Like Many of Us
Judas Iscariot was just like many of us; he was like me, he was like you. For instance, Luke 9:1-2 says that Judas was given power and authority to preach and teach, the gift of healing, and power over the demonic — like the other disciples.
He had encounters with real spirituality, had the presence of the Spirit in his life, and was fully aware of who Jesus was in an intimate way.
Thomas Goodwin, “Judas heard all of Christ’s sermons.” Think about the life of Judas: he was there for the miracles, the feedings, the preaching, the hearing. He followed Jesus for 3 years as with the other disciples, so much so, all of them asked, “is it I Lord?” at the betrayal!
We read in places like Luke 22 or John 13 that Satan entered into the heart of Judas. But let us remember, Judas was open to unrepentant sin: he would steal from the money bag of the disciples (John 12:6). Judas was a betrayer in the heart before he gave up Christ.
The Deceitfulness of Church-ianity
We would be prideful in our theology, in our self-confidence, and in our looking back at our Christian life to think: “I am exempt from this,” or, “Not me.” Apart from the grace of God, we are all to be likened unto Judas.
Judas had right doctrine, Satan had right doctrine, but he did not love the Lord. Judas had much knowledge, but he was no lover of Jesus Christ and enjoyed his secret sin more. One song writer put it this way: Judas sold him for thirty, we sell him for less.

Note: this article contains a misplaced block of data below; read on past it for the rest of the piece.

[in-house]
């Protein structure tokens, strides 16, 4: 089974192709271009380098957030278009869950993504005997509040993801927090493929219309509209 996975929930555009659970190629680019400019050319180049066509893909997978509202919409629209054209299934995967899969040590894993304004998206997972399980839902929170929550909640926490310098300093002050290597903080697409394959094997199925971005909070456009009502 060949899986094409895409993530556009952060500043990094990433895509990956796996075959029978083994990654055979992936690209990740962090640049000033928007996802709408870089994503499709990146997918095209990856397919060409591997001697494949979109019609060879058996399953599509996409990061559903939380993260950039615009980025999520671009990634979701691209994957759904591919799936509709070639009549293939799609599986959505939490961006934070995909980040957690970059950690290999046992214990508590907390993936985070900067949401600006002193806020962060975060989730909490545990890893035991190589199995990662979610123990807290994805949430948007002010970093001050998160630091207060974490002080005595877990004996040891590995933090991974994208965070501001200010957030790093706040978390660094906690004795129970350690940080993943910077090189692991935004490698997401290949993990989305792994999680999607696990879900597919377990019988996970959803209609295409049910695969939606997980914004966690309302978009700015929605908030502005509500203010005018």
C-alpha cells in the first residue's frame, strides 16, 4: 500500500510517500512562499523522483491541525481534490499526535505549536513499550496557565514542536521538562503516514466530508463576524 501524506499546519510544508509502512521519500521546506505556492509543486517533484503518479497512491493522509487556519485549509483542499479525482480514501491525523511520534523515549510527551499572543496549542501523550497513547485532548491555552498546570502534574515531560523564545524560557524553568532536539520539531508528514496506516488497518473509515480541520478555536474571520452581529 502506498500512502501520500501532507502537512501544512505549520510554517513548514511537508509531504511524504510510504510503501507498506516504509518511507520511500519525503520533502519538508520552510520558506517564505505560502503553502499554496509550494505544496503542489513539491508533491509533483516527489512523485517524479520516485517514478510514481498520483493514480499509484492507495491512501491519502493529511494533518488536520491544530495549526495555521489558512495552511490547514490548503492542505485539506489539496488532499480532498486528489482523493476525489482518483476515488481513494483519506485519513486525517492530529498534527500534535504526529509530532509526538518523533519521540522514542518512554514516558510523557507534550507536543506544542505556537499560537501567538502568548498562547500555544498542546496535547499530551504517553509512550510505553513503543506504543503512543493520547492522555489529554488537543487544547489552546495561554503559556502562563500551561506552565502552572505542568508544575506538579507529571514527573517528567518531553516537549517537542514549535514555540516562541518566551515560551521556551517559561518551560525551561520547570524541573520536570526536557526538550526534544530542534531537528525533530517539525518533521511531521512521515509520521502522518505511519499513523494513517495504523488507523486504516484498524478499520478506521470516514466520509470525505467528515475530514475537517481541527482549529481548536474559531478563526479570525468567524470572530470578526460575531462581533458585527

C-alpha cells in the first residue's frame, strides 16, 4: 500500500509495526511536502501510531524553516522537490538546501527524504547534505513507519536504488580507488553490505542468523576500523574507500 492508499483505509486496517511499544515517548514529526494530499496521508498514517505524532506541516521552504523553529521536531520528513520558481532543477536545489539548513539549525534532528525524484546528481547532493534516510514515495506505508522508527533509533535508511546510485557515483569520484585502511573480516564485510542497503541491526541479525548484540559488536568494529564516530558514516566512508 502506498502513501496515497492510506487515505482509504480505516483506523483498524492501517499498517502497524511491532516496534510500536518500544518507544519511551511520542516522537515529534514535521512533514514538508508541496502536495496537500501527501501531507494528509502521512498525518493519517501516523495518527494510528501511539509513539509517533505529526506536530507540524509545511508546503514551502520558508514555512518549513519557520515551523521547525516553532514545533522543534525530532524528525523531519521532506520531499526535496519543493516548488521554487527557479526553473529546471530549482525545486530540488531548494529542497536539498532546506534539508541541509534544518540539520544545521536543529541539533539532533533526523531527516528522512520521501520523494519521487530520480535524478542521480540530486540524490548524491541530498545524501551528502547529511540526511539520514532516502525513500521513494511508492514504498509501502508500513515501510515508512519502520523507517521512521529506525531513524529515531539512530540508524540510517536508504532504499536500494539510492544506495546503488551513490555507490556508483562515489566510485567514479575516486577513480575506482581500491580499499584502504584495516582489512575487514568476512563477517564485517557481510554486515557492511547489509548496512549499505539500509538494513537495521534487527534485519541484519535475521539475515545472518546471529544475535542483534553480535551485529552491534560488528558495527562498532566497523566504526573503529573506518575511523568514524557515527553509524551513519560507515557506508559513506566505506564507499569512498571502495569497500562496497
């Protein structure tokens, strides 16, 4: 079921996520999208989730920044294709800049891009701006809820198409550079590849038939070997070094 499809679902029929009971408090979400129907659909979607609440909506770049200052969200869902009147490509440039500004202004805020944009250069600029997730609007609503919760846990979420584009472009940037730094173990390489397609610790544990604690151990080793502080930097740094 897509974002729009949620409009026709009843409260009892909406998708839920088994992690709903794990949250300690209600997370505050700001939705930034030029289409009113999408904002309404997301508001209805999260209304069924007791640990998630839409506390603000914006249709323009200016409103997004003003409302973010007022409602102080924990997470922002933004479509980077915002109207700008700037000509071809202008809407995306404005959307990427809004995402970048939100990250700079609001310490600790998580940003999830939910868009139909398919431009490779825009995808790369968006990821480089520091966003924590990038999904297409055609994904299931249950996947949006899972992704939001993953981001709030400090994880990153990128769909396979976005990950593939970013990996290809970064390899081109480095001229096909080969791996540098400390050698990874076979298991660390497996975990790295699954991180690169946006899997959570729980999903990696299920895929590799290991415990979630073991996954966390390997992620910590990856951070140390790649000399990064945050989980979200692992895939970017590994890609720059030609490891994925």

It is not enough to think rightly about the world, to desire to come to church, or to claim a knowledge of Christ to be a convert. Perhaps the most staggering text in the entire Bible is Matthew 7:21-23, ESV:
“Not everyone who says to me, ‘Lord, Lord,’ will enter the kingdom of heaven, but the one who does the will of my Father who is in heaven. On that day many will say to me, ‘Lord, Lord, did we not prophesy in your name, and cast out demons in your name, and do many mighty works in your name?’ And then will I declare to them, ‘I never knew you; depart from me, you workers of lawlessness.’”
The question we must ask ourselves is not “do I know Jesus?” but “does Jesus know me?”
The Litmus Test
Do you love Christ? The litmus test for our love of Christ must be found in the life we live, the things we say, the desires of our hearts, the faith we possess.
Robert Murray M’Cheyne said this, “It is the mark of a hypocrite, to be a Christian everywhere but home.” This was true of Judas. He was a Christian everywhere but home, everywhere but with the moneybag. If you have no love for Christ, by grace the Lord can give this to you.
Deuteronomy 30:6, ESV, says, “And the LORD your God will circumcise your heart and the heart of your offspring, so that you will love the LORD your God with all your heart and with all your soul, that you may live.”
There is only one truth that can warm cold hearts, that can soften the hardest hearts. There is one love that melts the heart of stone and gives life to a stiff-necked soul: the love of Christ.
In the new birth, God plants in us a love for Him by the work of the Spirit (Titus 3:3-5). He purifies us, gives us new hearts, opens our eyes to see, and gives us grace to repent and trust Christ.
By faith one is ravished with the excellency of the person of Christ and pursues Him as their treasure.
The only reason I am not like Judas is because of the grace of God in my heart to love and treasure Him. Apart from God’s overcoming power, I would be like Judas. The sovereign, electing love of God is my only hope and stay (Ephesians 1:3-5).